Thursday, January 30, 2014


Our post today comes from Colin Lentz, Communications Coordinator for Youth Justice Programs at the Center for Court Innovation.

Young people from Illinois with arrest and court records have an unlikely new resource available to them. The Mikva Challenge Foundation recently released an app that provides young people with information about what juvenile expungement is (the process that erases an arrest and/or court record), what’s on a juvenile record, and how expungement can help. The app then guides youths through the process of determining whether they are eligible for expungement and connects them with lawyers or a legal team that can help them navigate the expungement process successfully.

The app is, in part, a response to a report published last summer by the Mikva Challenge Foundation's Juvenile Justice Council, which found that in 2012, only 70 of the 25,000 young people who were arrested in Chicago got their records expunged. That’s less than one half of one percent: a miniscule .28%. Those who did seek to have their records expunged, however, were successful, which indicates that the low numbers are due not to the process but to a lack of awareness about this option.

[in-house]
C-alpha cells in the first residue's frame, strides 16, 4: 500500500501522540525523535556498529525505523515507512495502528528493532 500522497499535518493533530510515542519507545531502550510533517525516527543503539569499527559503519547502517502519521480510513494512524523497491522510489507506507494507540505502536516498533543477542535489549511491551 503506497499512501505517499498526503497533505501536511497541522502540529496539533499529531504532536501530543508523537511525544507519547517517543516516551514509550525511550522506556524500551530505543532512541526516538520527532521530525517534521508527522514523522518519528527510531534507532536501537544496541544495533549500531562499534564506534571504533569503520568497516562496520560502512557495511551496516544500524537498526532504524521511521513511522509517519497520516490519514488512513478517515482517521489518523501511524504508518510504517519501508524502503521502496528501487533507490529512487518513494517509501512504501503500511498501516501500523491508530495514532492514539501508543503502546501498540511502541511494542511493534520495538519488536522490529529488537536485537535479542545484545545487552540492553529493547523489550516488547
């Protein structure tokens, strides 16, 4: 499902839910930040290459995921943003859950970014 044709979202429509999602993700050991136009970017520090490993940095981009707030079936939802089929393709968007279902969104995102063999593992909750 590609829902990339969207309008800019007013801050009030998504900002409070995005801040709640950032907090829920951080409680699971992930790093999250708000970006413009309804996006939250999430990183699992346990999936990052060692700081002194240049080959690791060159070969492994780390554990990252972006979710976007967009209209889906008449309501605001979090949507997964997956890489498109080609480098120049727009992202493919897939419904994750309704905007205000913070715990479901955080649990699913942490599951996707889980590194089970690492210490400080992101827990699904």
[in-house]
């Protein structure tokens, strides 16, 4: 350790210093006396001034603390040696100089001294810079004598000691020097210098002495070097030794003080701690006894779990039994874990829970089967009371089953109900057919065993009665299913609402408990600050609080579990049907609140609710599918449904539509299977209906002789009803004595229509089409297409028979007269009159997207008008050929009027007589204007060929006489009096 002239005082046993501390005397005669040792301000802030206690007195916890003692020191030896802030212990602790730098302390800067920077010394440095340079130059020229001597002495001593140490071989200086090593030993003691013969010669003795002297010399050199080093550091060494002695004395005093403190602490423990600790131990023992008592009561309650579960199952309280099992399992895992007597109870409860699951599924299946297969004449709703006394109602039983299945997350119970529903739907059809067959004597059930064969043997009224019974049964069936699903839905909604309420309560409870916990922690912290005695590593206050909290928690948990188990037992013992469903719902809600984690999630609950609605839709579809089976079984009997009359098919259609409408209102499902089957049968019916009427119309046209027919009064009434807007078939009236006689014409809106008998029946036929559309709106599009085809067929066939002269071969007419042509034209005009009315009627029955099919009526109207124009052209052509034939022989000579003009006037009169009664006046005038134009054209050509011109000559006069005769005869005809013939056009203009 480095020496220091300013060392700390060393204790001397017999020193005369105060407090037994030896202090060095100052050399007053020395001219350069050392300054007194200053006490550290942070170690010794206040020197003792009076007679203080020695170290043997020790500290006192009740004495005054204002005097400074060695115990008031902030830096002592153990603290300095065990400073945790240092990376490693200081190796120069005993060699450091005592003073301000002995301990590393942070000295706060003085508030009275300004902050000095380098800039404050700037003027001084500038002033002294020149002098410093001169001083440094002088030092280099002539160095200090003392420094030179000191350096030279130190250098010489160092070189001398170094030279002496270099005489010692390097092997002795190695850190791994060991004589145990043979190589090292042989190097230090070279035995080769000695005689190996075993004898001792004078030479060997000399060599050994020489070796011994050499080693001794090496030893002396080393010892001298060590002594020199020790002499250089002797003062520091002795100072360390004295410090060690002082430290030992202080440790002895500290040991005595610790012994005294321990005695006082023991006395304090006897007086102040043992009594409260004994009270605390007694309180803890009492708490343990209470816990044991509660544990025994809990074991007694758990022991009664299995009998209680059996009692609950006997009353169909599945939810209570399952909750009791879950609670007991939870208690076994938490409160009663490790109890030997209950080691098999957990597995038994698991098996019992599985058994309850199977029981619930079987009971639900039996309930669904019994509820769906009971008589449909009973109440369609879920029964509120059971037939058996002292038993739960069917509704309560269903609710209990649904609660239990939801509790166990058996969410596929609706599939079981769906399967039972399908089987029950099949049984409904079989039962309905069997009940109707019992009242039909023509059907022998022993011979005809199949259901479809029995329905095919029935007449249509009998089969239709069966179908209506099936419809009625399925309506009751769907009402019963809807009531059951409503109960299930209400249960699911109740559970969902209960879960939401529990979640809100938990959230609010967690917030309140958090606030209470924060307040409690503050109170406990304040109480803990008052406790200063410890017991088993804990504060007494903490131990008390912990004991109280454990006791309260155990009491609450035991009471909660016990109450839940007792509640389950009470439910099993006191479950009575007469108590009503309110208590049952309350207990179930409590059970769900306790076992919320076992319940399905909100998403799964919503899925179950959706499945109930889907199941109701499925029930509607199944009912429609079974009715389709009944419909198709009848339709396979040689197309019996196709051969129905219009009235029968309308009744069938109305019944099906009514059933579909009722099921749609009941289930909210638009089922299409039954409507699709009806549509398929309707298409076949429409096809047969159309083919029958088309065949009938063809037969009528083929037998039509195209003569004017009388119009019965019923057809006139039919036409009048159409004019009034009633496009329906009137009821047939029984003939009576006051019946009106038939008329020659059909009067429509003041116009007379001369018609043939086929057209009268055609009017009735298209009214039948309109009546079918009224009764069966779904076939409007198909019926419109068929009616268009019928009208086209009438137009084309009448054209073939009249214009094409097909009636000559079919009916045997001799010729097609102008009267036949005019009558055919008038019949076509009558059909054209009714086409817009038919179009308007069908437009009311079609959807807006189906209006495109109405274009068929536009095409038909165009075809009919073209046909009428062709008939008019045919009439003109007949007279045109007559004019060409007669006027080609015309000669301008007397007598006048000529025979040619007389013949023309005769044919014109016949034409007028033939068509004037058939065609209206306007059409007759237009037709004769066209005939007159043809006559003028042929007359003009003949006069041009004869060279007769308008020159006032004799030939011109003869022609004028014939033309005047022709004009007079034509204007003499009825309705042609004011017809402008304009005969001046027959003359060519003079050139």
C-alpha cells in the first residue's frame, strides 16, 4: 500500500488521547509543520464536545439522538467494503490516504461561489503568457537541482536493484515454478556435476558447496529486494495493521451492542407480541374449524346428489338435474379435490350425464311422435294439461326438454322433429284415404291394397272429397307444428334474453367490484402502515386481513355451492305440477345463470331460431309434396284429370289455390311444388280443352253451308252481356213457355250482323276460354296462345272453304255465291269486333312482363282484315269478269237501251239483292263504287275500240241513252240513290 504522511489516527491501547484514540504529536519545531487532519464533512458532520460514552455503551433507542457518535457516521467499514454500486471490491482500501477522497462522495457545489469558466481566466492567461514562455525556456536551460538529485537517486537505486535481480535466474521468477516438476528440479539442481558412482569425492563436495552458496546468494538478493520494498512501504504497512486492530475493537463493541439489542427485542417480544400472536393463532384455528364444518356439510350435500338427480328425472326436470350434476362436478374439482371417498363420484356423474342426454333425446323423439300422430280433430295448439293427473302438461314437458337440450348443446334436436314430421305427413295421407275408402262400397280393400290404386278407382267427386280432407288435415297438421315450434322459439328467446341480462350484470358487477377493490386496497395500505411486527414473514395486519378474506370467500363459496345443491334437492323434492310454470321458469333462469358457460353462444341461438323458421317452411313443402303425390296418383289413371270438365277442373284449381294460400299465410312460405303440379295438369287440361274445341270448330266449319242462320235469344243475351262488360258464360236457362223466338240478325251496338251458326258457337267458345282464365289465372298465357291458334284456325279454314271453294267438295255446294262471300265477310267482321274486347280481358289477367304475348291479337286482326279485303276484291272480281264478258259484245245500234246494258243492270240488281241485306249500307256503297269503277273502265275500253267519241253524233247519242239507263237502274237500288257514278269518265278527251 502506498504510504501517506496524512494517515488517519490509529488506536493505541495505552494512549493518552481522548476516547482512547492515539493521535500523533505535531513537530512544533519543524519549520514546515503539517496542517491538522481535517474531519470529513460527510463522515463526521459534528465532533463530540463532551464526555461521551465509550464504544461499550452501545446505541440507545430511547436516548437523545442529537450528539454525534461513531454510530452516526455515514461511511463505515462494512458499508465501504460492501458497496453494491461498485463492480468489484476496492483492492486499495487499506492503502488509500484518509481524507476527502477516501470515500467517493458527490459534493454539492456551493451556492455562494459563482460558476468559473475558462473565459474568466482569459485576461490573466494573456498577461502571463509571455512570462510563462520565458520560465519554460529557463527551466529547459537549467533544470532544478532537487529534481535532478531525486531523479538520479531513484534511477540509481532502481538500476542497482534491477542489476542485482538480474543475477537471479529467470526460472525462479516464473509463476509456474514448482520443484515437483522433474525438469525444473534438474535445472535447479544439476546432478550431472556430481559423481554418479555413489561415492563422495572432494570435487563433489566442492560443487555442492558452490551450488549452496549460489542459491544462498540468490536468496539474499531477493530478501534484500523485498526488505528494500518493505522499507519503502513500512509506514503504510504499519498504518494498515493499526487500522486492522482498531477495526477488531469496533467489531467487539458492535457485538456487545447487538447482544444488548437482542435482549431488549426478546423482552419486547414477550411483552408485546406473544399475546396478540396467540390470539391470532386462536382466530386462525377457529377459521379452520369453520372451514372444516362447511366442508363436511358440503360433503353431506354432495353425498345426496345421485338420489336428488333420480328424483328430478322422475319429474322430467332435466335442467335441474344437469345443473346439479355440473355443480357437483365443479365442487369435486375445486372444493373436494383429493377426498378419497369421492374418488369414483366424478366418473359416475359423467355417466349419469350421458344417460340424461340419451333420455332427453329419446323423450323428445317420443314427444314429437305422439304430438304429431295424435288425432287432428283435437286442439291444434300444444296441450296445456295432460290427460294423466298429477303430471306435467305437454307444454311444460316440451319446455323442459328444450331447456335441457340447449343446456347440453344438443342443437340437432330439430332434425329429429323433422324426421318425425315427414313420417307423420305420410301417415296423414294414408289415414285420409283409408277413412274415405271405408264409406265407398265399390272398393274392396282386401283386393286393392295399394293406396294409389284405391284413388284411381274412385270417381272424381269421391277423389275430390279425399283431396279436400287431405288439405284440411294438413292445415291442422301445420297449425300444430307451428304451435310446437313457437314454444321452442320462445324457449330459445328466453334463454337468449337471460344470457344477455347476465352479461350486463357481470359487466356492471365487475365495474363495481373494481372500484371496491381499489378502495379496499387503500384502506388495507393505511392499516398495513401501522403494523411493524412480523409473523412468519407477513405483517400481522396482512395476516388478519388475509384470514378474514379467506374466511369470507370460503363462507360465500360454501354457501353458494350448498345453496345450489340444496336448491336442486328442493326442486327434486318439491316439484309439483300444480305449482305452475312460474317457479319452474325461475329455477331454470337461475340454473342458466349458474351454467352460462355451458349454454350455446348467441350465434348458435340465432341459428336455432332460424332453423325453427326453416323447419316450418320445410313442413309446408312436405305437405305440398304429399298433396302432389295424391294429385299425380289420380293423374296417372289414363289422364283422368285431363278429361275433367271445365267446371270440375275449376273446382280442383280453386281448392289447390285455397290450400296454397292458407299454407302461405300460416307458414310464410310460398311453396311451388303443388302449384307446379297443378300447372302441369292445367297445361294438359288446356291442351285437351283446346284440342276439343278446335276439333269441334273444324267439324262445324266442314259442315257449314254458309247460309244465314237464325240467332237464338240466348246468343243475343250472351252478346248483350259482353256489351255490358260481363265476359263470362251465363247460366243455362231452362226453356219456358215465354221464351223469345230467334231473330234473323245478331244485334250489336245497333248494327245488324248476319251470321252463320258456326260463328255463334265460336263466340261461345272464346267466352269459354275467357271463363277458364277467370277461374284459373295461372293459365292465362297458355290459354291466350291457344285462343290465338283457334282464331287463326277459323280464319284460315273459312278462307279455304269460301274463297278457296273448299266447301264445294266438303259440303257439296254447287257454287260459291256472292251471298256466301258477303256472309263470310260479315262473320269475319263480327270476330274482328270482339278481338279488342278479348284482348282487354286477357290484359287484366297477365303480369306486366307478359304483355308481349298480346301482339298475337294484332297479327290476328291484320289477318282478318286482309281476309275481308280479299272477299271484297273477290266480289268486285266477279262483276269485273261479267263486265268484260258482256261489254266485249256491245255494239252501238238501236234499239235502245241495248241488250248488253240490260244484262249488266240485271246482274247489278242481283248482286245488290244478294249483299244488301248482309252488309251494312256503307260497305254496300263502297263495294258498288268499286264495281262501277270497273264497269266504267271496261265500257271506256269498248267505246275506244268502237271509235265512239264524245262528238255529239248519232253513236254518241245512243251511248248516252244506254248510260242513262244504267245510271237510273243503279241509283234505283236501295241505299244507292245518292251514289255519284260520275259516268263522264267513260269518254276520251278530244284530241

The app also includes information related to the cost of expungement ($124 to expunge a single record, although in many cases this charge can be waived), the length of time an expungement takes (approximately three and a half months), and where young people can find their RAP (Record of Arrests and Prosecutions) sheets.

The development and release of this app is another solid step forward in making more effective use of new technology to support young people in making positive choices as they transition to adulthood. Here at the Center for Court Innovation, the Youth Justice Board is working with the Center for Urban Pedagogy, a non-profit organization that uses the power of art and design to increase meaningful civic engagement, to design a website that will provide disconnected youth— young people who have not dropped out of school and are not currently working—with access to resources that will help them get back on track.